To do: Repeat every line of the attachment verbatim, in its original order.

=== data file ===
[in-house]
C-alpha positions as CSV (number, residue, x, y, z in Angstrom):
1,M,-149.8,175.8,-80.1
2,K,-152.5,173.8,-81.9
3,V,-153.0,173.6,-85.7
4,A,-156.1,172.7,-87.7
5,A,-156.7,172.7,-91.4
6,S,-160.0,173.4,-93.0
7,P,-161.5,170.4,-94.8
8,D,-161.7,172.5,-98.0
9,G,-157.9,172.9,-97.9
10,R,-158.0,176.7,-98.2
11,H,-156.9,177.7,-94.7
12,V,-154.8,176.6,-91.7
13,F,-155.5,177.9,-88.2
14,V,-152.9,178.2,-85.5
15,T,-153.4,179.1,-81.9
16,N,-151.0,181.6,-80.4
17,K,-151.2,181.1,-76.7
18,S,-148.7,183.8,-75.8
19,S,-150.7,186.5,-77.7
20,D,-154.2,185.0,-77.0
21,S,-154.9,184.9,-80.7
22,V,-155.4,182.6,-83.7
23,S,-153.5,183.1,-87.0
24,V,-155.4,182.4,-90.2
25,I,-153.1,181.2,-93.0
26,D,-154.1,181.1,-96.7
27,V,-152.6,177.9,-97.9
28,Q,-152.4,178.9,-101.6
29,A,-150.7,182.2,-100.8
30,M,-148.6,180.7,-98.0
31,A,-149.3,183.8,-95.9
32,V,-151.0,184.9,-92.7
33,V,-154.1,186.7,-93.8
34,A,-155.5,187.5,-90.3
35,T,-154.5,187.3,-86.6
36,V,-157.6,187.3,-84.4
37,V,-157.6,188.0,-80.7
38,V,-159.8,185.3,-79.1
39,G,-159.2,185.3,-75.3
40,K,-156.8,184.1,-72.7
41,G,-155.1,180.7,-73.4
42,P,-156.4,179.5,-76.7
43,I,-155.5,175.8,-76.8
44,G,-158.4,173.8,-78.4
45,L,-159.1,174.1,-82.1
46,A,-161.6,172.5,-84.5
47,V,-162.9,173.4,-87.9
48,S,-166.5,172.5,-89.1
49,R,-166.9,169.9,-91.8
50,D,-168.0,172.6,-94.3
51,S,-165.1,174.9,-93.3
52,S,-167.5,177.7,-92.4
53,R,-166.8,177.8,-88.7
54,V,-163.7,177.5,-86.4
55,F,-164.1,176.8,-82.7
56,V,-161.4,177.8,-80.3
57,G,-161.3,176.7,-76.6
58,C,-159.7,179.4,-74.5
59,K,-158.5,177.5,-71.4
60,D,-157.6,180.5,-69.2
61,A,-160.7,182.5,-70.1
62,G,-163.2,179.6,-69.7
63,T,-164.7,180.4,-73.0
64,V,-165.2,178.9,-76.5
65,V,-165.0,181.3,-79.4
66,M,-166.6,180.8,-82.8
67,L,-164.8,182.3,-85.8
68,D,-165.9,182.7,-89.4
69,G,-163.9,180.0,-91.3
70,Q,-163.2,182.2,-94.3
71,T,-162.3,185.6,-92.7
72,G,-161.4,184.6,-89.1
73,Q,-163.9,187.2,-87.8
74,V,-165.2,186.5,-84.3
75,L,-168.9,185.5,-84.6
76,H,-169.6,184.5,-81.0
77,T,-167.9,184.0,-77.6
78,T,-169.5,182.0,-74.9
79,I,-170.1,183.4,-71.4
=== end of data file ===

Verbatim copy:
[in-house]
C-alpha positions as CSV (number, residue, x, y, z in Angstrom):
1,M,-149.8,175.8,-80.1
2,K,-152.5,173.8,-81.9
3,V,-153.0,173.6,-85.7
4,A,-156.1,172.7,-87.7
5,A,-156.7,172.7,-91.4
6,S,-160.0,173.4,-93.0
7,P,-161.5,170.4,-94.8
8,D,-161.7,172.5,-98.0
9,G,-157.9,172.9,-97.9
10,R,-158.0,176.7,-98.2
11,H,-156.9,177.7,-94.7
12,V,-154.8,176.6,-91.7
13,F,-155.5,177.9,-88.2
14,V,-152.9,178.2,-85.5
15,T,-153.4,179.1,-81.9
16,N,-151.0,181.6,-80.4
17,K,-151.2,181.1,-76.7
18,S,-148.7,183.8,-75.8
19,S,-150.7,186.5,-77.7
20,D,-154.2,185.0,-77.0
21,S,-154.9,184.9,-80.7
22,V,-155.4,182.6,-83.7
23,S,-153.5,183.1,-87.0
24,V,-155.4,182.4,-90.2
25,I,-153.1,181.2,-93.0
26,D,-154.1,181.1,-96.7
27,V,-152.6,177.9,-97.9
28,Q,-152.4,178.9,-101.6
29,A,-150.7,182.2,-100.8
30,M,-148.6,180.7,-98.0
31,A,-149.3,183.8,-95.9
32,V,-151.0,184.9,-92.7
33,V,-154.1,186.7,-93.8
34,A,-155.5,187.5,-90.3
35,T,-154.5,187.3,-86.6
36,V,-157.6,187.3,-84.4
37,V,-157.6,188.0,-80.7
38,V,-159.8,185.3,-79.1
39,G,-159.2,185.3,-75.3
40,K,-156.8,184.1,-72.7
41,G,-155.1,180.7,-73.4
42,P,-156.4,179.5,-76.7
43,I,-155.5,175.8,-76.8
44,G,-158.4,173.8,-78.4
45,L,-159.1,174.1,-82.1
46,A,-161.6,172.5,-84.5
47,V,-162.9,173.4,-87.9
48,S,-166.5,172.5,-89.1
49,R,-166.9,169.9,-91.8
50,D,-168.0,172.6,-94.3
51,S,-165.1,174.9,-93.3
52,S,-167.5,177.7,-92.4
53,R,-166.8,177.8,-88.7
54,V,-163.7,177.5,-86.4
55,F,-164.1,176.8,-82.7
56,V,-161.4,177.8,-80.3
57,G,-161.3,176.7,-76.6
58,C,-159.7,179.4,-74.5
59,K,-158.5,177.5,-71.4
60,D,-157.6,180.5,-69.2
61,A,-160.7,182.5,-70.1
62,G,-163.2,179.6,-69.7
63,T,-164.7,180.4,-73.0
64,V,-165.2,178.9,-76.5
65,V,-165.0,181.3,-79.4
66,M,-166.6,180.8,-82.8
67,L,-164.8,182.3,-85.8
68,D,-165.9,182.7,-89.4
69,G,-163.9,180.0,-91.3
70,Q,-163.2,182.2,-94.3
71,T,-162.3,185.6,-92.7
72,G,-161.4,184.6,-89.1
73,Q,-163.9,187.2,-87.8
74,V,-165.2,186.5,-84.3
75,L,-168.9,185.5,-84.6
76,H,-169.6,184.5,-81.0
77,T,-167.9,184.0,-77.6
78,T,-169.5,182.0,-74.9
79,I,-170.1,183.4,-71.4